Six Nations Rewind: Reliving six classic encounters

The Six Nations kicks off tomorrow with three typically intriguing clashes, so ahead of another classic campaign, we took a look back at six of the most memorable matches from this weekend’s fixtures on the Six Nations Rewind podcast.

To get you up to speed, here is an introduction to each match.

Italy 22 – 21 France (2011)

One of Italy’s greatest results, the round four match was the last international at a packed Stadio Flaminio in Rome.

Italy had never beaten France in the Six Nations and while the comeback win did not prevent a fourth consecutive wooden spoon for the Azzurri, it did effectively end France’s title hopes.

Trailing for most of the match, Italy’s deficit stood at 12 points with 30 minutes left.

An Andrea Masi try put Italy within striking distance before winger Marco Bergamasco nailed a touchline penalty – his fifth of the match – in the 76th minute to snatch a historic victory for Nick Mallett’s side.

FAREWELL FLAMINIO: Italy face France in 2011 Credit: Sergio D’Afflitto CC

France 23 – 21 Italy (2016)

The 2016 Six Nations curtain-raiser was an electric back-and-forth match edged by an unconvincing French side whose performance was not received well by depleted home support.

For Italy, this would be just the third match of an on-going 32-game losing streak in the competition and the last performance that merited much praise.

The lead changed hands eight times during the game and France went ahead for good through Jules Plisson’s penalty five minutes from time.

Italian captain Sergio Parisse attempted to steal the win in the dying seconds, but his drop goal attempt was as mistimed as it was inexplicable.

Scotland 19 – 13 England (2000)

The inaugural Six Nations ended in dramatic fashion as underdogs Scotland denied England both the Grand Slam and the Triple Crown in the driving rain at Murrayfield.

The Scots came into the match without a win in that year’s championship, including a humiliating opening day defeat to newcomers Italy.

England led narrowly at half-time thanks to a Lawrence Dallaglio try but, after the break, a fourth penalty by Duncan Hodge gave Scotland the advantage in an increasingly feisty affair.

Hodge went on to score a decisive try which he duly converted, giving Scotland a memorable victory.

AULD ENEMIES: The Calcutta Cup Credit: JaCastro7 CC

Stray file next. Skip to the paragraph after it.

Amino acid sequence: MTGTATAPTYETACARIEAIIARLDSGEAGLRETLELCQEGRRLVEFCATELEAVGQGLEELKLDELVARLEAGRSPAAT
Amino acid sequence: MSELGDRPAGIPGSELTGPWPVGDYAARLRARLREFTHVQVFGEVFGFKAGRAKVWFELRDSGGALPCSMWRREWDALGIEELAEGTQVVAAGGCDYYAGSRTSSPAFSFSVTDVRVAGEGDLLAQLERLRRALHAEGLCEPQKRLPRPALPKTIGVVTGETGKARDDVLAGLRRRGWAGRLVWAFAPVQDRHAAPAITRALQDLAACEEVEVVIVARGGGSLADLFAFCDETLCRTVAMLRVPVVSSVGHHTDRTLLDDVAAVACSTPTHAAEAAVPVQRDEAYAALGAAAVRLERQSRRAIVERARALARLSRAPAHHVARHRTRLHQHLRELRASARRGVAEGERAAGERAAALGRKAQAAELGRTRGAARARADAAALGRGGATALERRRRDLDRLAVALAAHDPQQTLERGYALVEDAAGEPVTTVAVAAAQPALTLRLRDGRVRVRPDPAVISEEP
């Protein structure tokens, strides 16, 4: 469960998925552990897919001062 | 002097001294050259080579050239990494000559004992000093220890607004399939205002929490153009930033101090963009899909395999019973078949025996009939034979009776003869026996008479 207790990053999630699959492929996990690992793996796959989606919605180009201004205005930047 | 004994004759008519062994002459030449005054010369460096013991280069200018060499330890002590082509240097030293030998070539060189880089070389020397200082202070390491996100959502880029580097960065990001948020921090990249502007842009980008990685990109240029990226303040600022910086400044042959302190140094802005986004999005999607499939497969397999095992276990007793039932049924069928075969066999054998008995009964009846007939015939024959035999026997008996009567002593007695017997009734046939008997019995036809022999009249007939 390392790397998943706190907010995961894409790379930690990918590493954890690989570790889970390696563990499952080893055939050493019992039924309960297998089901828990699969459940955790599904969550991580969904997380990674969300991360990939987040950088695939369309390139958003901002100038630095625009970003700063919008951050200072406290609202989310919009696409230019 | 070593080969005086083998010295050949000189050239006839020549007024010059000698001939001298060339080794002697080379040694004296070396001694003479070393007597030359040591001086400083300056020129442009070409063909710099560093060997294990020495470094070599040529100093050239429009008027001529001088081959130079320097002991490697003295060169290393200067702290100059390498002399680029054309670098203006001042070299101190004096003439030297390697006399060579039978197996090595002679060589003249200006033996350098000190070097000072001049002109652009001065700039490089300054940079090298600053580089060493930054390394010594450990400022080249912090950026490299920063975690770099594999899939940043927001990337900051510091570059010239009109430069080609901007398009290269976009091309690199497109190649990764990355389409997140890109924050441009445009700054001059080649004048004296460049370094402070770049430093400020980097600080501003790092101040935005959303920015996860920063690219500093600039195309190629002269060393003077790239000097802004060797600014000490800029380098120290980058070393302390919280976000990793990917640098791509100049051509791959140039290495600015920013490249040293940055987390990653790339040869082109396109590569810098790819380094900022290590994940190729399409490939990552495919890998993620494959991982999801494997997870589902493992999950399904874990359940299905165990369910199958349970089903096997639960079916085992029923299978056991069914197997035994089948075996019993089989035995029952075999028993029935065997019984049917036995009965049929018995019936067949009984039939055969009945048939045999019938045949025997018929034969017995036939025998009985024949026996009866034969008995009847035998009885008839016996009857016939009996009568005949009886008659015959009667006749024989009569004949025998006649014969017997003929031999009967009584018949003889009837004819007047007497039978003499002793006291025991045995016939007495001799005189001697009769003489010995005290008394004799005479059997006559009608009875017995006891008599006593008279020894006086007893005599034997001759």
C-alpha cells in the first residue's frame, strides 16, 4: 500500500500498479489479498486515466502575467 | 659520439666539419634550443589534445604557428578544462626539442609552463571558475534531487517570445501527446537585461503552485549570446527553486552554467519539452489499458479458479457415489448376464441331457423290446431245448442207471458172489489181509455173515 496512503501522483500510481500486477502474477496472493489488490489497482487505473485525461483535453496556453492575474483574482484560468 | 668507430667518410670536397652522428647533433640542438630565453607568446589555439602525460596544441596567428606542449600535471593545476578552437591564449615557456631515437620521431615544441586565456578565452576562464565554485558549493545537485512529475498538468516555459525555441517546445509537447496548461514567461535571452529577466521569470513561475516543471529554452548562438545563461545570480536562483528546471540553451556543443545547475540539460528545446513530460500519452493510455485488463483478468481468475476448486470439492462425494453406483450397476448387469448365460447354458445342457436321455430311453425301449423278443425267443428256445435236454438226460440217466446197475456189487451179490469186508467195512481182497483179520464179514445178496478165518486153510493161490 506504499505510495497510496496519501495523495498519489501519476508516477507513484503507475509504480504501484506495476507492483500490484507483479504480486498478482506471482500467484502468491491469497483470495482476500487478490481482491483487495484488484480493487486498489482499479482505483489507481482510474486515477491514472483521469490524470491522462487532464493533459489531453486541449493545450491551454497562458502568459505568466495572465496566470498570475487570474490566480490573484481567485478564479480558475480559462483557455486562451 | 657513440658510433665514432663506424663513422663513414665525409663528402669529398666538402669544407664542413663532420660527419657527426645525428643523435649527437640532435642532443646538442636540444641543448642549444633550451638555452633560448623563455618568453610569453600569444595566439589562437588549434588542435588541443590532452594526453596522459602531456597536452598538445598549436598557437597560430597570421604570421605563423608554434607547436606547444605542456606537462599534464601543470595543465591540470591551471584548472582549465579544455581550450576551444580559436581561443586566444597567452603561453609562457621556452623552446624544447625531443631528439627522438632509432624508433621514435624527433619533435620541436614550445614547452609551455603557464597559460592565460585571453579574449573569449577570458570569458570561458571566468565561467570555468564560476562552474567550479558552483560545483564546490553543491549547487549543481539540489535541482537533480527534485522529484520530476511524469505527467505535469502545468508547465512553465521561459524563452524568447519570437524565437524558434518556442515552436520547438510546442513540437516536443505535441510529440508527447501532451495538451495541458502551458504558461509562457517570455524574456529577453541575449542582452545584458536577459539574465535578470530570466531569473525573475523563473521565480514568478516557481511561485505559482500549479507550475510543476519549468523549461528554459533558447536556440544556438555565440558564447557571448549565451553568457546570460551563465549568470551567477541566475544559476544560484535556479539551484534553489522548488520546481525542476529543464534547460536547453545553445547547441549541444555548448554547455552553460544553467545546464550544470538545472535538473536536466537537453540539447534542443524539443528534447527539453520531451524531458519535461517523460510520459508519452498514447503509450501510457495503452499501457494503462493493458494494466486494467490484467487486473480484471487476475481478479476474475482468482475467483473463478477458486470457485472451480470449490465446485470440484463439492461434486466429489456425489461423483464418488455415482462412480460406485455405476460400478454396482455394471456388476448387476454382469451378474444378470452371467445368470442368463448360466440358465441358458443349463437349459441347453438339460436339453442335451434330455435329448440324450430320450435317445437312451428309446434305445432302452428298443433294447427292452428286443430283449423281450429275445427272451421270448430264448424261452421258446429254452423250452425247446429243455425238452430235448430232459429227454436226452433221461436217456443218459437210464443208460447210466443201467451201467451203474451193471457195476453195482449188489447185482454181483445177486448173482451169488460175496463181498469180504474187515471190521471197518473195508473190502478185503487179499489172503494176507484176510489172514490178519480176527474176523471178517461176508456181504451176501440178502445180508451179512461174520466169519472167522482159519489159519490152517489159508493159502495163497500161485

England 38 – 38 Scotland (2019)

The final match of the 2019 competition will go down as one of the greatest spectacles rugby has ever produced, even if the outcome was of little consequence to the tournament.

Wales had sealed their 12th Grand Slam just minutes before kick-off and England were guaranteed second place, but Scotland could have leapfrogged France into fourth if they managed to beat England at Twickenham for the first time since 1983.

England’s blistering start saw them 31-0 up after 30 minutes and no one could have predicted Scotland would flip the game on its head to lead 38-31 with seconds remaining.

Substitute George Ford converted his own injury-time try to leave honours even and Twickenham breathless.

Wales 32 – 20 Ireland (2005)

The final round in 2005 was full of significance for Mike Ruddock’s Wales.

Not only had they never beaten Ireland at the Millennium Stadium, but a first Grand Slam since 1978 was also up for grabs.

There was plenty of motivation for Ireland, who could have sealed the championship with a 16-point win.

But the moment prop Gethin Jenkins scored the opening try from a charge-down, it was clear it would be Wales’ day.

It was a comfortable victory against the pre-tournament favourites in truth, and what made the achievement even more remarkable is that Wales would go on to finish fifth in the following two championships.

Wales 15 – 17 Ireland (2009)

Declan Kidney’s Ireland ended their agonizing 61-year wait for a Grand Slam in the final round of the 2009 edition, beating Wales at the Millennium Stadium in a tense finale.

It was also their first championship for 24 years, and it did not come easily.

Ireland were in front by eight points thanks to converted tries from skipper Brian O’Driscoll and Tommy Bowe with 30 minutes to play, but Wales fly-half Stephen Jones clawed back the lead with two penalties and a 76th-minute drop-goal.

Just two minutes later, Ronan O’Gara returned the favour with a crucial drop-goal of his own.

There would be a final twist, with Jones lining up a last-minute penalty from just inside his half.

His kicking had been faultless in the match, but this time he came up short.

CUP OF THE IRISH: Ireland celebrate their 2009 Grand Slam triumph Credit: ArunMarsh CC

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